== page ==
# Recombining set elements with no duplicated pairing of elements

This question arises from a request for an algorithm to do such, from 9 sets of 12 elements, arrange 12 groups of the 9 elements, selecting 1 element from each set

Given a set, $$S$$, of sets, $$S_i$$, $$\mid S\mid = s$$ where:

$$\forall S_i \in S, \mid S_i\mid = e$$, all sets in $$S$$ have the same cardinality, $$e$$, and $$e > 1$$

$$\forall S_i, S_j \in S, S_i \cap S_j = \phi, i \ne j$$, all sets in $$S$$ are pairwise disjoint

By choosing one element from each $$S_i \in S$$ create a new set $$C_k$$, and hence $$\mid C_k\mid = s$$.

Let $$P_k = \{ \{c_p, c_q\} : c_p, c_q \in C_k, p \ne q \}$$, $$P$$ is the set of binary subsets of $$C$$.

Do there exist $$C_k, k = 1$$ to $$se$$ such that $$l, m = 1$$ to $$se$$, $$P_l \cap P_m = \phi, l \ne m$$?

My conjecture is that for the $$se$$ sets, $$C_k$$, to exist, then necessarily $$s \le e$$ and $$e$$ is prime.

How might this be proved, or disproved (if there is no readily findable counter example)?

Apologies in advance if this is a known result. If so, please provide a reference. (It has been a very long time since I have done any formal math and I am a very bit "rusty".)

[EDIT - CORRECTION] $$e$$ needs to be prime, not $$s$$ - corrected above

• $C_k$ does not depend on $k$. $k$ is just a distinguisher for the $C$s, ie, $\mid \{ C_1, .., C_{se} \} \mid = se$ Commented Nov 15, 2022 at 12:10
• In essence this is a design problem to select $se$ vectors from $\mathbb{Z}_e^s$ such that the minimum Hamming distance is $s-1$. The Singleton bound requires $s \le e$, which answers half of the question. Commented Nov 15, 2022 at 12:17
• The edited question has easy counterexamples: take $s=2$, then $P_k = \{C_k\}$ so you can take all $e^2$ possible $C_k$. This gives a counterexample for any composite $e$. Commented Nov 15, 2022 at 13:04
• For $s=4$, a pair of mutually orthogonal $e \times e$ Latin squares allows the construction of a solution, so the existence of $4 \times 4$ Graeco-Latin squares gives a counter-example to both the original and the corrected question with $s=e=4$. Using a compact notation we can take the $S_i$ to be 0123 4567 89AB CDEF and e.g. $C_k$ as 048C 059D 06AE 07BF 149F 158E 16BD 17AC 24AD 25BC 268F 279E 34BE 35AF 369C 378D. Commented Nov 15, 2022 at 14:50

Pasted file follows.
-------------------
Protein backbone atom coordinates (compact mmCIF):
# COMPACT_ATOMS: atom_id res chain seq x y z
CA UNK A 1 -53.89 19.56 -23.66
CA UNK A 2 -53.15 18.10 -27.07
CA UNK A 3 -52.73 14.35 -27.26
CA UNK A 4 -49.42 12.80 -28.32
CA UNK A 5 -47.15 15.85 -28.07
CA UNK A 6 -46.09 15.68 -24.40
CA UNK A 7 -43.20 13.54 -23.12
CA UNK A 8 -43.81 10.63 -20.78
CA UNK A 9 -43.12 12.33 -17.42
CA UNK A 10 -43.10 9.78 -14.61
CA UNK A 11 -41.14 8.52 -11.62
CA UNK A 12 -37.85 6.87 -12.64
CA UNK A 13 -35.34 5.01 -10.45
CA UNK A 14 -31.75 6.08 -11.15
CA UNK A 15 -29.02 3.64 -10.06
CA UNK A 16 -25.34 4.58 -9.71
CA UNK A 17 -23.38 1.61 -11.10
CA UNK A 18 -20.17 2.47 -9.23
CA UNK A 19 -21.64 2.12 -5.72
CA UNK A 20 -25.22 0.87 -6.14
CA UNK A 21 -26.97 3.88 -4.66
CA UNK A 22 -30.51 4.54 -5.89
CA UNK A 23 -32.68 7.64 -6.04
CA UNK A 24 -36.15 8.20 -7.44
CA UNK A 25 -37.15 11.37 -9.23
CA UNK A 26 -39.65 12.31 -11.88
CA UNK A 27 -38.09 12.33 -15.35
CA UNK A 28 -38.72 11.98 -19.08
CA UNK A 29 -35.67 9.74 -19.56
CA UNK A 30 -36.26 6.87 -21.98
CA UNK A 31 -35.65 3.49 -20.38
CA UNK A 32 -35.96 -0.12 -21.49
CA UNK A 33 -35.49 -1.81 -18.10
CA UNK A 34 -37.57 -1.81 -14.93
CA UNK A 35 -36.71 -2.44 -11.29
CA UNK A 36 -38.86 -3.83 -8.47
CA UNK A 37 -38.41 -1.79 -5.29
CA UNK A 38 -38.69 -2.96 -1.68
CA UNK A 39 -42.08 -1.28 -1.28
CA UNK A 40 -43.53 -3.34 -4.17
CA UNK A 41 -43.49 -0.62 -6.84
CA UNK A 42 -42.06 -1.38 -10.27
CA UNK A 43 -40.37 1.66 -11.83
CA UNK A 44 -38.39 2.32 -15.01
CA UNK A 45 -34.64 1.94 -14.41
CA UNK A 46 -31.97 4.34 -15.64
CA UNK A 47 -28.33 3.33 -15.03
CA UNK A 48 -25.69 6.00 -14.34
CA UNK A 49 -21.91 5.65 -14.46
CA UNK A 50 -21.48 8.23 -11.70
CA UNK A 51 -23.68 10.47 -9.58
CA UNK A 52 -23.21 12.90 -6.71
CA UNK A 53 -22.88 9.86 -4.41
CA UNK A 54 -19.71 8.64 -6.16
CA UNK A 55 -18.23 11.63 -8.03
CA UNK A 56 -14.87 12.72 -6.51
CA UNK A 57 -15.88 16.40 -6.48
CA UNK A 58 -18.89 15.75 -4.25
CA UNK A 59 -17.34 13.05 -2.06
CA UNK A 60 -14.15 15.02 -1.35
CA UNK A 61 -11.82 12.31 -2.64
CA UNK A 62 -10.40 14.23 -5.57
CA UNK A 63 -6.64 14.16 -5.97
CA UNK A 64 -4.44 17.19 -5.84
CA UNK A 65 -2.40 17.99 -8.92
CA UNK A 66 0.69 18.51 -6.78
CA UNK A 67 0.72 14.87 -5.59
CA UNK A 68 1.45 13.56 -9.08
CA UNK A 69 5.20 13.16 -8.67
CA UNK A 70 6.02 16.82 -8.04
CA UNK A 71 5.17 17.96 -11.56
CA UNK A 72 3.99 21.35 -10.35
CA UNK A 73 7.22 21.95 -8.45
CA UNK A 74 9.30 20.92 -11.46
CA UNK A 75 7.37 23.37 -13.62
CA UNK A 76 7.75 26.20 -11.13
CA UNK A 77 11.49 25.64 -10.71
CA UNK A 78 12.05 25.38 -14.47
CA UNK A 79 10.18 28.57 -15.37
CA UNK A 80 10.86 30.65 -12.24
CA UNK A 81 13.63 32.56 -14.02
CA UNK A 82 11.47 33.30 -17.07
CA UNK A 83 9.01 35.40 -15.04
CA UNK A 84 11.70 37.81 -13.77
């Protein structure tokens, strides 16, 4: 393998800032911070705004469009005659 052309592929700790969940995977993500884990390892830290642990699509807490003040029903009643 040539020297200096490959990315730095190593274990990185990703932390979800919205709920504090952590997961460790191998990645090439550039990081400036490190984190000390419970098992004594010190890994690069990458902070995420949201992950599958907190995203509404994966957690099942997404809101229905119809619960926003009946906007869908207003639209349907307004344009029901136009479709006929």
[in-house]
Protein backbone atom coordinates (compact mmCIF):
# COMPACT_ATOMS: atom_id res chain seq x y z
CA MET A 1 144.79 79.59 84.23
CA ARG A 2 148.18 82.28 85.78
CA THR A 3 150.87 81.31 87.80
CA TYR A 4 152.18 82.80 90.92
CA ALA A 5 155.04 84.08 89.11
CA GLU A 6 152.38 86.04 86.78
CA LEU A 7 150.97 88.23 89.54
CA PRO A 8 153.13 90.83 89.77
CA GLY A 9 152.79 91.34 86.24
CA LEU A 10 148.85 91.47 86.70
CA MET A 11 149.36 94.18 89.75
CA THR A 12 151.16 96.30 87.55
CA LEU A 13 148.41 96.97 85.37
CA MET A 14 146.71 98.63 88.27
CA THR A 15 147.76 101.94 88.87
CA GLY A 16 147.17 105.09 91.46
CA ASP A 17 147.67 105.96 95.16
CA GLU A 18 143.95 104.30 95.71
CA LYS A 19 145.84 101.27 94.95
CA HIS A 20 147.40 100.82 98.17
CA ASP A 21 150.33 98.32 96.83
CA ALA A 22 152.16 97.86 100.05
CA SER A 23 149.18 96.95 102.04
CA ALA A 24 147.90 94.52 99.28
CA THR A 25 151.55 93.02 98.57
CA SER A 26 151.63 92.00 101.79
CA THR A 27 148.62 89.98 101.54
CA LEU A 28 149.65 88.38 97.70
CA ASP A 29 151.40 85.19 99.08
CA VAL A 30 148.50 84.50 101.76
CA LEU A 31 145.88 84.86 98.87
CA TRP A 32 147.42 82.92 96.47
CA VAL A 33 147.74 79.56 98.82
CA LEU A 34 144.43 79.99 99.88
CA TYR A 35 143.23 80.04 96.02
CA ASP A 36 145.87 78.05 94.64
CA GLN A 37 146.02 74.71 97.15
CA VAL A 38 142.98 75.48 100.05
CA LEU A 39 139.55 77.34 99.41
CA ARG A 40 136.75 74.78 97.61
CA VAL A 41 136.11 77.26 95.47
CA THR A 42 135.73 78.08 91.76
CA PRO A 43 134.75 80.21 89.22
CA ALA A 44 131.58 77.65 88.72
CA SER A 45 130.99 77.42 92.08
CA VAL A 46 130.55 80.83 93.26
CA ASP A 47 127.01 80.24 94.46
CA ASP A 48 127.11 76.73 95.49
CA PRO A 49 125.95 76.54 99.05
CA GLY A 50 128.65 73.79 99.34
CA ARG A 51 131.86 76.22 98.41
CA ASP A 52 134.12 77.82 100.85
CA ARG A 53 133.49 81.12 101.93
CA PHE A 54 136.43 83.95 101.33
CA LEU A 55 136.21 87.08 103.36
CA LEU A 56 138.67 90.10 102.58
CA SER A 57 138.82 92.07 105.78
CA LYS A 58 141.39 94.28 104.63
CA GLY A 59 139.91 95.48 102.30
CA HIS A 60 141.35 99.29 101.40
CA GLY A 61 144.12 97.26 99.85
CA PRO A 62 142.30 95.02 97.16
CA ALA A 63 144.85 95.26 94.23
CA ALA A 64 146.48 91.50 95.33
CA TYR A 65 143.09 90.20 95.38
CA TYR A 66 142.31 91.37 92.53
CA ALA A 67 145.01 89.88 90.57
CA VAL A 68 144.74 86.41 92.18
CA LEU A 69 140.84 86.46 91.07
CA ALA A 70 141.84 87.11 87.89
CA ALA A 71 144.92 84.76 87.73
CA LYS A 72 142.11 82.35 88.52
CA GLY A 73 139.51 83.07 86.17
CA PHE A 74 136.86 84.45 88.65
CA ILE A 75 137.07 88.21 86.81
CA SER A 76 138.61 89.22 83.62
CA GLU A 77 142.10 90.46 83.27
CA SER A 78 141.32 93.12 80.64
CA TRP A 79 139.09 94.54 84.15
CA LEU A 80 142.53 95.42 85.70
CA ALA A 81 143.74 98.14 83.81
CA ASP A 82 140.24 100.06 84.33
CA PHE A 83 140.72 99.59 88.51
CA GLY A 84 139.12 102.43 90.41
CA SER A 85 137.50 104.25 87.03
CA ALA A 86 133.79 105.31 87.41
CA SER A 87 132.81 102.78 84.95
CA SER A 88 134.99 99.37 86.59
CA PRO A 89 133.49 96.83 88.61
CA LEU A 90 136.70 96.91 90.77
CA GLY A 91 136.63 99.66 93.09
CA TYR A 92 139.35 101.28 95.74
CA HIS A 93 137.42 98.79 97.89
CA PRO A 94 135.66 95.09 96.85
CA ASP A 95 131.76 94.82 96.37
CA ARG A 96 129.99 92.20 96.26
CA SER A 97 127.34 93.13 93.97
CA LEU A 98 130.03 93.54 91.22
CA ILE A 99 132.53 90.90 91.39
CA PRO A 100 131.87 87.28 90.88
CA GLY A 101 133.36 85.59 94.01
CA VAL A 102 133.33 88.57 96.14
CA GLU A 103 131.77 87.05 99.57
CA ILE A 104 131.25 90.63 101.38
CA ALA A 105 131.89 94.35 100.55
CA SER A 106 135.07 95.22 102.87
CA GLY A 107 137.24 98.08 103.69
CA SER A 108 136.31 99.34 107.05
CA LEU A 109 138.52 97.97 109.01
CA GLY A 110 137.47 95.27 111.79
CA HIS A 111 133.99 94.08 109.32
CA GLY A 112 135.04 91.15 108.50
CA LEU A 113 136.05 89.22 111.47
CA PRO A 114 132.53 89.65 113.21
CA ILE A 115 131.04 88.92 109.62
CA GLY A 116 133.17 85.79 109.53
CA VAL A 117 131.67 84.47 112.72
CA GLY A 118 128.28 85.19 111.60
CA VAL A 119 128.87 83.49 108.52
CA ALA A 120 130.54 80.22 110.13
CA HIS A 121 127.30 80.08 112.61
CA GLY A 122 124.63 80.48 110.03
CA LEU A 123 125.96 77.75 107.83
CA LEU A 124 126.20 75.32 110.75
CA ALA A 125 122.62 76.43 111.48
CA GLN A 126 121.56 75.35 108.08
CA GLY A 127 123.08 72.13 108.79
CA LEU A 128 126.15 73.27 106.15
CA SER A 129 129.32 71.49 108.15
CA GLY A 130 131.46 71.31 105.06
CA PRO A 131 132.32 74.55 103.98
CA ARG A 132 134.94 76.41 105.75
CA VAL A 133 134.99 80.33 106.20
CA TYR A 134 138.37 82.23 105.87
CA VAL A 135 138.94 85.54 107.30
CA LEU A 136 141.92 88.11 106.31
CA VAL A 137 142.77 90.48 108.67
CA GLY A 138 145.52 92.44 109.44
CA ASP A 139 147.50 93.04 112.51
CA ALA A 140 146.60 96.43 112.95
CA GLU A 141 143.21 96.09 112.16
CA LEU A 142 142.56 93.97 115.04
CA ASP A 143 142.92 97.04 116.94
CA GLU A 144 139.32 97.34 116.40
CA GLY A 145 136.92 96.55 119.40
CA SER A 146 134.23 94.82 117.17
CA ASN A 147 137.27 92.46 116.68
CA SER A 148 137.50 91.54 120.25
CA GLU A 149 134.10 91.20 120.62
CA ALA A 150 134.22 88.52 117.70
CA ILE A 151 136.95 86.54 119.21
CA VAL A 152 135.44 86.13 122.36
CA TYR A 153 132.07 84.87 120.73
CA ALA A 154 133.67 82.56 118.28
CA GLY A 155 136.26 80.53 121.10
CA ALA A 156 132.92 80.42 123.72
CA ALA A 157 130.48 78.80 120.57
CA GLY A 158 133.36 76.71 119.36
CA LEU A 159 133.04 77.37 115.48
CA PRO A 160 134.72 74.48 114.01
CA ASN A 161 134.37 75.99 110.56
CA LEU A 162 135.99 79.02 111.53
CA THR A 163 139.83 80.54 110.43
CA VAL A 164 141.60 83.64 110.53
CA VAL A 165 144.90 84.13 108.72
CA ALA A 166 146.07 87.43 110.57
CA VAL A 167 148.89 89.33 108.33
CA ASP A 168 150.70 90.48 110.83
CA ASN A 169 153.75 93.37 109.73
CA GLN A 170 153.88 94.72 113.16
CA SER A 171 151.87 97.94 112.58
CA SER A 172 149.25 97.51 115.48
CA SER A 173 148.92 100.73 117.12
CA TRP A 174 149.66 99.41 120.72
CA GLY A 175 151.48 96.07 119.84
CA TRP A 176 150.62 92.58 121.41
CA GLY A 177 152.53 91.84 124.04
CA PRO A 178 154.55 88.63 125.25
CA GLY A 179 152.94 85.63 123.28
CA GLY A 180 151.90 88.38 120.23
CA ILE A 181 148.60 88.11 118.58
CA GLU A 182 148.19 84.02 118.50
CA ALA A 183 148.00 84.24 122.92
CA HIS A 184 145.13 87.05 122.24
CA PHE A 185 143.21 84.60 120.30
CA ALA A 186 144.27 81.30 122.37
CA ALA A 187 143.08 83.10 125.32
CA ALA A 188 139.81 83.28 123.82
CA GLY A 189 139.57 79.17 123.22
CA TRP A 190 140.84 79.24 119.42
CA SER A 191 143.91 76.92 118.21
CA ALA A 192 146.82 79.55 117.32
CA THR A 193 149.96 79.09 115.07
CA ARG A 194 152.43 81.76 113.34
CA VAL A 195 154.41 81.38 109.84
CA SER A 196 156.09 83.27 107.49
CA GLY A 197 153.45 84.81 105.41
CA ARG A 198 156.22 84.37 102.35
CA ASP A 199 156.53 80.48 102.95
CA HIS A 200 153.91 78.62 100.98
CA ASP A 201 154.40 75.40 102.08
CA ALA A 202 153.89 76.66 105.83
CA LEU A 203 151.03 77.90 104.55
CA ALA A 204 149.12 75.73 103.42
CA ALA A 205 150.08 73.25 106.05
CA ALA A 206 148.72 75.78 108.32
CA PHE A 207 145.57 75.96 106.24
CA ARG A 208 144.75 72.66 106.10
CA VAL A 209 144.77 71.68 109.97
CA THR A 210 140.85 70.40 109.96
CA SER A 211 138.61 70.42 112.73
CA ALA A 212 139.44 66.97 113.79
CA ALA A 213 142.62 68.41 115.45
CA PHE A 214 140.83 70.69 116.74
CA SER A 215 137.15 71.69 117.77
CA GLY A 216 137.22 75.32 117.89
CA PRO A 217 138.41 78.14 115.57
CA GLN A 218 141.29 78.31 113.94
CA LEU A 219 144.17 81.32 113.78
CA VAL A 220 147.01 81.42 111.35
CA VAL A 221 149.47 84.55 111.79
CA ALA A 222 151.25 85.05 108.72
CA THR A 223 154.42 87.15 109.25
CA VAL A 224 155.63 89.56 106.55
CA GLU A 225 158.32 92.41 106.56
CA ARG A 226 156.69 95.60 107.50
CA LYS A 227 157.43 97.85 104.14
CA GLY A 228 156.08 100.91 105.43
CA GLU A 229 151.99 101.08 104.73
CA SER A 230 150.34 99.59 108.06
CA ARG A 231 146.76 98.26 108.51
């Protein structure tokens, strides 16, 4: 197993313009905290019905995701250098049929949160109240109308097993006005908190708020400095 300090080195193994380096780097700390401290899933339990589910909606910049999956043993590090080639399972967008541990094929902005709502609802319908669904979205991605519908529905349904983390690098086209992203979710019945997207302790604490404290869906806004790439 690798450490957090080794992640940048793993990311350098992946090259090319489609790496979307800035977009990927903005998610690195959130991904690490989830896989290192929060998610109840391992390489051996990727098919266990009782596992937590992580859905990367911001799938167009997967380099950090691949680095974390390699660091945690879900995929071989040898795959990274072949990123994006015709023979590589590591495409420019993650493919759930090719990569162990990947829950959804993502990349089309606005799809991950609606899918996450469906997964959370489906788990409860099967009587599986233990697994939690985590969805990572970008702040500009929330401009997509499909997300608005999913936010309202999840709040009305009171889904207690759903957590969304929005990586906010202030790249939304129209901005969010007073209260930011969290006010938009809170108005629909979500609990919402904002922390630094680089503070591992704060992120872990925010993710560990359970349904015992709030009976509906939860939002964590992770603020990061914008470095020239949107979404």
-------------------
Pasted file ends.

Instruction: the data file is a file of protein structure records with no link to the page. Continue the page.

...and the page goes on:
• I'd say this problem is more about codes than designs. Essentially it asks for $e$-ary code of length $s$ and distance $s-1$. Commented Nov 15, 2022 at 16:38

Let $$\Sigma$$ be an set of cardinality $$e$$. Then this problem is equivalent to selecting $$se$$ vectors from $$\Sigma^s$$ such that the minimum Hamming distance is $$s−1$$. (To see this, take $$S_i = \{i\} \times \Sigma$$). We could also phrase it as $$\Sigma$$ being an alphabet of cardinality $$s$$ and selecting $$se$$ words of length $$s$$ over the alphabet such that the minimum Hamming distance is $$s−1$$.
The Singleton bound on cardinalities of sets of words with a minimum Hamming distance requires $$s \le e$$, which answers half of the question.
So since we can assume that $$s \le e$$, it's interesting to address the more restrictive problem of selecting $$e^2$$ words of length $$s$$ with minimum Hamming distance $$s-1$$. This is equivalent to finding $$s-2$$ mutually orthogonal Latin squares: label both the cells and the rows and columns of the Latin squares with $$\Sigma$$. Note in particular the construction for finite fields which gives solutions when $$e$$ is a prime power.